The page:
Our Approach to Behavior
BAC is not a "one size fits all" program. We serve students with a wide range of exceptionalities including students with varying intellectual disabilities, autism, emotional and behavioral disorders, auditory/visual disabilities, and learning disabilities. In order to meet the diverse needs of the students we serve we take a practical and individualized approach to behavior change rather than dogmatically adhering to one theory or school of thought on what works. We unashamedly stand on the shoulders of many pioneers in behavior therapy that have gone before us. By gleaning from these and the most up-to-date behavioral research, we have developed a program that works to effectively address even the most complex and demanding behavioral needs.
Behaviors don't occur in a vacuum. Therefore, in order to respond appropriately and effectively to the problem behaviors of a student, we seek first to identify the function of the student's behavior. We do this by looking at what is going on when the behavior is occurring. What are the antecedents and consequences that are occasioning or reinforcing the problem behavior? With this information, we can begin to design interventions that both reduce or eliminate the problem behavior while teaching and reinforcing more appropriate replacement behaviors.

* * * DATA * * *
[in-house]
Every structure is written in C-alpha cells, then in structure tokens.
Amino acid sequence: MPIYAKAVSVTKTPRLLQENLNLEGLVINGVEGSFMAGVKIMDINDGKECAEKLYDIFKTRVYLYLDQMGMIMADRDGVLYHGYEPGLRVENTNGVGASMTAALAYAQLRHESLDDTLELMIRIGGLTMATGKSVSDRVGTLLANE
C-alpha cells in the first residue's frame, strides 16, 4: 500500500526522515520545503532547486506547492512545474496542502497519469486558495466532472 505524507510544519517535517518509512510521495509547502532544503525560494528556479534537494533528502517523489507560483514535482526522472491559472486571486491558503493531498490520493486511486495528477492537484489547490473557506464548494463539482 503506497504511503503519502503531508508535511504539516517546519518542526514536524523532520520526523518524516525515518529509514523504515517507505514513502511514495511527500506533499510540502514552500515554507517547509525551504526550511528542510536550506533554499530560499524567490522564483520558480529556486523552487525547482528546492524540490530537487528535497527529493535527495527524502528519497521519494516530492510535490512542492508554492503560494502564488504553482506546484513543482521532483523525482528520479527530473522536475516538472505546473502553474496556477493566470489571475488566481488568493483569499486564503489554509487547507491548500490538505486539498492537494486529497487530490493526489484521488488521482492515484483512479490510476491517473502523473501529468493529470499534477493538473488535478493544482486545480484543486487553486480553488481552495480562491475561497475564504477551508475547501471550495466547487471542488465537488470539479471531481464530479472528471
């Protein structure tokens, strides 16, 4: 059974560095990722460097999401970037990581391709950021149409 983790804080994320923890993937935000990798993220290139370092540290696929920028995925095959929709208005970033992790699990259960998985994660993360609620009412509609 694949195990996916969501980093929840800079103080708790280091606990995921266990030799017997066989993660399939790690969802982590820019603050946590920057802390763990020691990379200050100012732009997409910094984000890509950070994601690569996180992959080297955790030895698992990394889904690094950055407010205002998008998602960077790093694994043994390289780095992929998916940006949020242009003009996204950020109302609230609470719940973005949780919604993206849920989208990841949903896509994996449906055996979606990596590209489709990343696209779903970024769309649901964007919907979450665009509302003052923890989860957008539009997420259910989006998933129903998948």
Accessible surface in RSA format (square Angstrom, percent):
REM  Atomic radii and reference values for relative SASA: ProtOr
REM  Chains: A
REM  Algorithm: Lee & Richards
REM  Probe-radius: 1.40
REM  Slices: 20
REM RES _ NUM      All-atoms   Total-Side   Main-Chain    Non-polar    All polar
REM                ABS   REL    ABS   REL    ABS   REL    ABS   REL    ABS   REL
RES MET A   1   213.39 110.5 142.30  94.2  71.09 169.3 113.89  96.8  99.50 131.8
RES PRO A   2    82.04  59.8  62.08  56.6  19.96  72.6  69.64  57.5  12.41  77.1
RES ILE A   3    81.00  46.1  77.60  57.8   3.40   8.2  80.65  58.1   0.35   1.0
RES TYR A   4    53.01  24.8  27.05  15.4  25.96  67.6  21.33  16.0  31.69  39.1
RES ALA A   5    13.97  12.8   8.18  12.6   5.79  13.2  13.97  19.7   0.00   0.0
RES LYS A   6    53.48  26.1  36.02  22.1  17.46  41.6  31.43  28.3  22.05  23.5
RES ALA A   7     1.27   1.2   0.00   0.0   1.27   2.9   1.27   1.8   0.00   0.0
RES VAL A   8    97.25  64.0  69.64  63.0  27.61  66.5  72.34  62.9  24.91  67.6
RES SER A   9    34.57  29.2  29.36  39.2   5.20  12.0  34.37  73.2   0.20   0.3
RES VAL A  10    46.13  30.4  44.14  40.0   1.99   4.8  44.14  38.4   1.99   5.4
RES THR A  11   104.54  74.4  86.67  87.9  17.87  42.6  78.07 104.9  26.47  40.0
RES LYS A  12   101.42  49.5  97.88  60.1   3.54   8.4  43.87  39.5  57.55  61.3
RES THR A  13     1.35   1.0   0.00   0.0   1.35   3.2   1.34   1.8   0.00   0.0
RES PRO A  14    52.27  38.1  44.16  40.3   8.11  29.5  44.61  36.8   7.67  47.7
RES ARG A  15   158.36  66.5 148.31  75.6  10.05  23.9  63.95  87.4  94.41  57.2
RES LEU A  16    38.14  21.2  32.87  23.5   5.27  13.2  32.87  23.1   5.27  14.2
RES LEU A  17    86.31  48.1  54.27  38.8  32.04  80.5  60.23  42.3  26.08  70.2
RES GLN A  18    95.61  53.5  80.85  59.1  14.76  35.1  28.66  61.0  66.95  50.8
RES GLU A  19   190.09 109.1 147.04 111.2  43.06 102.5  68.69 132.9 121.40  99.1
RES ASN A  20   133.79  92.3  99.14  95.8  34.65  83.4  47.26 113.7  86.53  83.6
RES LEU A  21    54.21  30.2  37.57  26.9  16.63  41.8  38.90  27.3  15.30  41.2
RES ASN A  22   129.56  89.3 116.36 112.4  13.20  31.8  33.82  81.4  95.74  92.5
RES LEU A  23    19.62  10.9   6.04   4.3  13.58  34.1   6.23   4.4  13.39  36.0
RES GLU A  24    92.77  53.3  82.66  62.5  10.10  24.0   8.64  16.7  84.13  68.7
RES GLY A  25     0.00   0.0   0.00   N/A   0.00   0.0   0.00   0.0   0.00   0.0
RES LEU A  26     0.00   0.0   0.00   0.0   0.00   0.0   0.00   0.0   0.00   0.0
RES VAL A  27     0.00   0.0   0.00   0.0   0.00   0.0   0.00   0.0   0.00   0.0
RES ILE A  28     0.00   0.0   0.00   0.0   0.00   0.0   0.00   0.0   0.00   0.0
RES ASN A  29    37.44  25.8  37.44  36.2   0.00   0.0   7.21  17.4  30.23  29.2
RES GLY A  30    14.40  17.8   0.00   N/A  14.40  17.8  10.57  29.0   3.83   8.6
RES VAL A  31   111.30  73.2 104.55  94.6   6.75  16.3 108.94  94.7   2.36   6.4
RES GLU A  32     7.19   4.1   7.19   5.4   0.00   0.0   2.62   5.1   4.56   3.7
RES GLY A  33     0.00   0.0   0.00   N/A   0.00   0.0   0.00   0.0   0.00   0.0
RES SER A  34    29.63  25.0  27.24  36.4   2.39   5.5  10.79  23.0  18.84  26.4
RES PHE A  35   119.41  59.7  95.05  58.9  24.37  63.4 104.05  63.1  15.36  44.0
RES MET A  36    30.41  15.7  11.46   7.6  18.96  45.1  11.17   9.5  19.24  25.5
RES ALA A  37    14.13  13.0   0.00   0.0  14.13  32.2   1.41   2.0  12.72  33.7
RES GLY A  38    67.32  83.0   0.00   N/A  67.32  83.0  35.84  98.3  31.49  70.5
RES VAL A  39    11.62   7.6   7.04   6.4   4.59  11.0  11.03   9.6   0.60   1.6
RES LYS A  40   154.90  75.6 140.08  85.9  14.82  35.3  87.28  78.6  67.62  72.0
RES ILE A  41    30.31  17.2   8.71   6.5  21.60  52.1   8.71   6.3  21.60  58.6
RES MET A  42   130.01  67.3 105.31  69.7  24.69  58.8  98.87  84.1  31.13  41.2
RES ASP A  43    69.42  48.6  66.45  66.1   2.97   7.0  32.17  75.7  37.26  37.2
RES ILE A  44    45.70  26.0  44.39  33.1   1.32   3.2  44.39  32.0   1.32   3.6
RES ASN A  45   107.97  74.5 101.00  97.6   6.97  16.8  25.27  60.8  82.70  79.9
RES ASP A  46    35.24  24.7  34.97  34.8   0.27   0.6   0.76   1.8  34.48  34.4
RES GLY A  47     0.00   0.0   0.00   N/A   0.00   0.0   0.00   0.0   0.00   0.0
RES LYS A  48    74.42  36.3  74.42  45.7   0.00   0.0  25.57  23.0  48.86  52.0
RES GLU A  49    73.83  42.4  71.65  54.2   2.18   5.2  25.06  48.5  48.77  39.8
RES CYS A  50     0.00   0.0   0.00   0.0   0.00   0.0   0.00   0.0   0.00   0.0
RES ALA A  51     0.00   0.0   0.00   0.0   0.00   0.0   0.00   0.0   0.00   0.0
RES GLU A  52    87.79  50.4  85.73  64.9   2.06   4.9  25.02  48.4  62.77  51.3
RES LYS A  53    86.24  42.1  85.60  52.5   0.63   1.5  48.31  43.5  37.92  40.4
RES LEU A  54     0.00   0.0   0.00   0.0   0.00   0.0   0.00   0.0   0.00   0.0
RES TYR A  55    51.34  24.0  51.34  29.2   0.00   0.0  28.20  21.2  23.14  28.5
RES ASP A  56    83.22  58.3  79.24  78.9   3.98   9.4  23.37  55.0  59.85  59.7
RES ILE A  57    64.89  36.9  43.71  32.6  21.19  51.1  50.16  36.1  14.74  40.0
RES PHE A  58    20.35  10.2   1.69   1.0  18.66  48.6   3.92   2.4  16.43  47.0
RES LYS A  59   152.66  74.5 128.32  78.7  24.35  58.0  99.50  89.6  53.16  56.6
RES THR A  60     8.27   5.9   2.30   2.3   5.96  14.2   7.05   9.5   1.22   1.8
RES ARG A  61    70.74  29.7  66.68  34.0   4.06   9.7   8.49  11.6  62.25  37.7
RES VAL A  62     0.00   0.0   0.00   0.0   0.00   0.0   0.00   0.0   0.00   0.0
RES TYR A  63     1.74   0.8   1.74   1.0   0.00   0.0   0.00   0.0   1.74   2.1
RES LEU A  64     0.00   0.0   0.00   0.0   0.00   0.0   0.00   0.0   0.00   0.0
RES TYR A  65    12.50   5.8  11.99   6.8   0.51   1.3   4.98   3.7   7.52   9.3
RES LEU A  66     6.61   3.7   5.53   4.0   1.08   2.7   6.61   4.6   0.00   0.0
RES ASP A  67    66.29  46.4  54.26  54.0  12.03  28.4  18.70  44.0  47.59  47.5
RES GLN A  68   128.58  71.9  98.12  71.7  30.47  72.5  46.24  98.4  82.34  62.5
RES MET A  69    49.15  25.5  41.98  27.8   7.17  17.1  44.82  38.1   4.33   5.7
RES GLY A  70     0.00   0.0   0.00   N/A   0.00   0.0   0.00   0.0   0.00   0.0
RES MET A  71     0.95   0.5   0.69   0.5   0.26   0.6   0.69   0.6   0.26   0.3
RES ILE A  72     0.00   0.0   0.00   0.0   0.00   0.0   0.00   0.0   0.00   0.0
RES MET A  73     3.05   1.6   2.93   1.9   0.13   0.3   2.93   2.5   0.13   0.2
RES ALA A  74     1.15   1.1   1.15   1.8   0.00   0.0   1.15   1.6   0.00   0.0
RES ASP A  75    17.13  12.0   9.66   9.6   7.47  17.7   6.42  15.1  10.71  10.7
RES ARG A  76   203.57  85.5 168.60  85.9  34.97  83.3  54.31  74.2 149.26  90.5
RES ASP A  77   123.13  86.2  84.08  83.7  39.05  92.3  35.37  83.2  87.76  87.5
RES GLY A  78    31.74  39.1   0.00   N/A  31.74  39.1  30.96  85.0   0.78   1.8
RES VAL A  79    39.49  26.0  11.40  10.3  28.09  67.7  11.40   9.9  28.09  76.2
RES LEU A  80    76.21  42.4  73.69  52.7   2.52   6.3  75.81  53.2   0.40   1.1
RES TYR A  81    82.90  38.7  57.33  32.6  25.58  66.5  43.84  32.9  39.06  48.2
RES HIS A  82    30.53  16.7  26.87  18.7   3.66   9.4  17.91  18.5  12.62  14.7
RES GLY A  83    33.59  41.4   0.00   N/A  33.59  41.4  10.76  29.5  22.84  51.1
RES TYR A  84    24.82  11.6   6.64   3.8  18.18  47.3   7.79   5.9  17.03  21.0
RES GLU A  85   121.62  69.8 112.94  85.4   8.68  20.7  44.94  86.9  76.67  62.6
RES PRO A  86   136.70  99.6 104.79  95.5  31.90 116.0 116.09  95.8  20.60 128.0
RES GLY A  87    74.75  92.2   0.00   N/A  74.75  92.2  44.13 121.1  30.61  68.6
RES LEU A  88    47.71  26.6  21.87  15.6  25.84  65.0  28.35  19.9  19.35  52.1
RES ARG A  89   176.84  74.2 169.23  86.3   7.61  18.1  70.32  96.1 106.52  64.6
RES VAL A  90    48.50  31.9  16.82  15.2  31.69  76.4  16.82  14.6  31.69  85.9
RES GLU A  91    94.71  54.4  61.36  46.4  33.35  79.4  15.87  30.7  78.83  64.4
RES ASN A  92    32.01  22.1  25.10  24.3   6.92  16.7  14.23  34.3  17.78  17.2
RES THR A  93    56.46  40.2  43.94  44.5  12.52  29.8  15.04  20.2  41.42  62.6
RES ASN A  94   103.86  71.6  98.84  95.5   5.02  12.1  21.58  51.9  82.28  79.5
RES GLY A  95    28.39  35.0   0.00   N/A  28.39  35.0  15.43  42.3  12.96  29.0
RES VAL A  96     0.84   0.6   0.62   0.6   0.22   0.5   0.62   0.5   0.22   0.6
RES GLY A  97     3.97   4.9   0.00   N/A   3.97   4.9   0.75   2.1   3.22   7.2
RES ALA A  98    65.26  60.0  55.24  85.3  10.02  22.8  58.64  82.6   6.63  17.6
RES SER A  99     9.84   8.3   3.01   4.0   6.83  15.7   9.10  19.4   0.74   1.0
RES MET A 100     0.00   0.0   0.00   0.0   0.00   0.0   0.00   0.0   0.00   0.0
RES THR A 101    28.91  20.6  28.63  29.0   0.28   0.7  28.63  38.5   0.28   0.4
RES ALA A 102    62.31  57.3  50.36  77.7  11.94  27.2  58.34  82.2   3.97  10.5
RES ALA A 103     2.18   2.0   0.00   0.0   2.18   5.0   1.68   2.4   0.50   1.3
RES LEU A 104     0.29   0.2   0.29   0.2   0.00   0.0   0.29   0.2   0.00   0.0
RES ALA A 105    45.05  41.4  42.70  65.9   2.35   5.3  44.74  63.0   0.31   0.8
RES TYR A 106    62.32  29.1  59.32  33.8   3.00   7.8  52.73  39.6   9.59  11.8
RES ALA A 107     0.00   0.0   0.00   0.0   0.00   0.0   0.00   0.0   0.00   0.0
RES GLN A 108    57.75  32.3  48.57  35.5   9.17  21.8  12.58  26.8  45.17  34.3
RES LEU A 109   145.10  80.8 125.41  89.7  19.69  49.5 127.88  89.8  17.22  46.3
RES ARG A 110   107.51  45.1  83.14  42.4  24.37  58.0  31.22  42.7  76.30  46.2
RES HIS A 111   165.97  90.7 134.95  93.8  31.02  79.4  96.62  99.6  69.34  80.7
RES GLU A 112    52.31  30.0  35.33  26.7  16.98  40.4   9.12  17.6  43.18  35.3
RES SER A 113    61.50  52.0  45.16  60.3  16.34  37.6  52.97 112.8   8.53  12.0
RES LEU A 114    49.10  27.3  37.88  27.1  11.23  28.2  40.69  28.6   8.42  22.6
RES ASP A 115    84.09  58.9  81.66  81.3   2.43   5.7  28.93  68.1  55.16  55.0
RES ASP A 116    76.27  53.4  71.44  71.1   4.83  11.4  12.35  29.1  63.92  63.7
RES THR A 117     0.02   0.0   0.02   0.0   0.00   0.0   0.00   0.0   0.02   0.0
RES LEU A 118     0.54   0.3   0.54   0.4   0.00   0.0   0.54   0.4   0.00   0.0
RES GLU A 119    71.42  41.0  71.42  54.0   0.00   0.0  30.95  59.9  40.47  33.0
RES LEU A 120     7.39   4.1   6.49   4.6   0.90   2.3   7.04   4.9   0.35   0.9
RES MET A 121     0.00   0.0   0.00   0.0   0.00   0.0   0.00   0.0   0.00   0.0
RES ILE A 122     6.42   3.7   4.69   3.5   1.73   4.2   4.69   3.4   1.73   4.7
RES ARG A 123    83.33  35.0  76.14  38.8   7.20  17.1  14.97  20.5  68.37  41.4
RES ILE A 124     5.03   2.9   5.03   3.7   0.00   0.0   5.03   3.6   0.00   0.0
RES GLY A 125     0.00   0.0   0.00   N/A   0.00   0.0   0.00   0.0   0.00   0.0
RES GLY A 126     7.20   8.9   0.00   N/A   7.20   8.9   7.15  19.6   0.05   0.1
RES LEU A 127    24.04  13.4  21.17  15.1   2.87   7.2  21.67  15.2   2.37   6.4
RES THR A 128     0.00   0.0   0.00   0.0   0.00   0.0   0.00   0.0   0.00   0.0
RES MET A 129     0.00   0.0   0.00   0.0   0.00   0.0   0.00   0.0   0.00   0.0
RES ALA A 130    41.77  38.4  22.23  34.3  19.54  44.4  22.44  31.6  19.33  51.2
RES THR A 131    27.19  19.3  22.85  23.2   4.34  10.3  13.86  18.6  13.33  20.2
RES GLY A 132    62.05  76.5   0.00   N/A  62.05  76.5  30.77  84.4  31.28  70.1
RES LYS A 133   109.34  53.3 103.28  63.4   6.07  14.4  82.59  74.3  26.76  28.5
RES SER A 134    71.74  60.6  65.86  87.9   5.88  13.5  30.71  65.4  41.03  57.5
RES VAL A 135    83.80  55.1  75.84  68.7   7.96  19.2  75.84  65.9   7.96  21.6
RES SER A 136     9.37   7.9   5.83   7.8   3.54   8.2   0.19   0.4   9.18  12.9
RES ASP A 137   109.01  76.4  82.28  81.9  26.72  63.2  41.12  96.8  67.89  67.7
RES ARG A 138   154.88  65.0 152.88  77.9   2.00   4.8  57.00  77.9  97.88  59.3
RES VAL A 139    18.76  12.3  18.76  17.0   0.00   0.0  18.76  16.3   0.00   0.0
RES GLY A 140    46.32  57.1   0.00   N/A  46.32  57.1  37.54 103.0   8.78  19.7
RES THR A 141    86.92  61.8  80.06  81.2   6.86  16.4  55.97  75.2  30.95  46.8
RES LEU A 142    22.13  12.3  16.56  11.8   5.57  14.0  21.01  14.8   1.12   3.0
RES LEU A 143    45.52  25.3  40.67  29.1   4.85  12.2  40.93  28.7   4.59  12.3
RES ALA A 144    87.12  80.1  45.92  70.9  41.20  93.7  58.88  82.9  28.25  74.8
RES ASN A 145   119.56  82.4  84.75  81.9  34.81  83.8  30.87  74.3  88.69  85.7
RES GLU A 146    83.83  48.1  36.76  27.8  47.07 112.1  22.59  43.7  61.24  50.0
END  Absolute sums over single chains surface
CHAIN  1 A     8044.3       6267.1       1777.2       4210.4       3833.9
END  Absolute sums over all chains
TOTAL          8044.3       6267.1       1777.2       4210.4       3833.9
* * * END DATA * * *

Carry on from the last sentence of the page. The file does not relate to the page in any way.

Our behavior programming is designed to be preventative and proactive in nature. We aim to create interventions and environments that prevent the problem behaviors from occurring in the first place rather than relying on reactive punishment-based models. Some of the ways we achieve this include having a highly structured environment, clear classroom rules that are positive and taught explicitly, visual schedules, token economies, and antecedent interventions.
With our higher-functioning students, those with emotional and behavioral disorders, one of our goals is to help them see that their behaviors whether positive or negative are a choice that they are making. As such they are responsible for those choices. By taking responsibility for their behaviors, they are delivered from excuses, from blaming others for their behaviors, and from a helpless, hopeless, victim-mentality. By taking responsibility for their behaviors, the "ball is in their court" and they become the captains of their own destinies.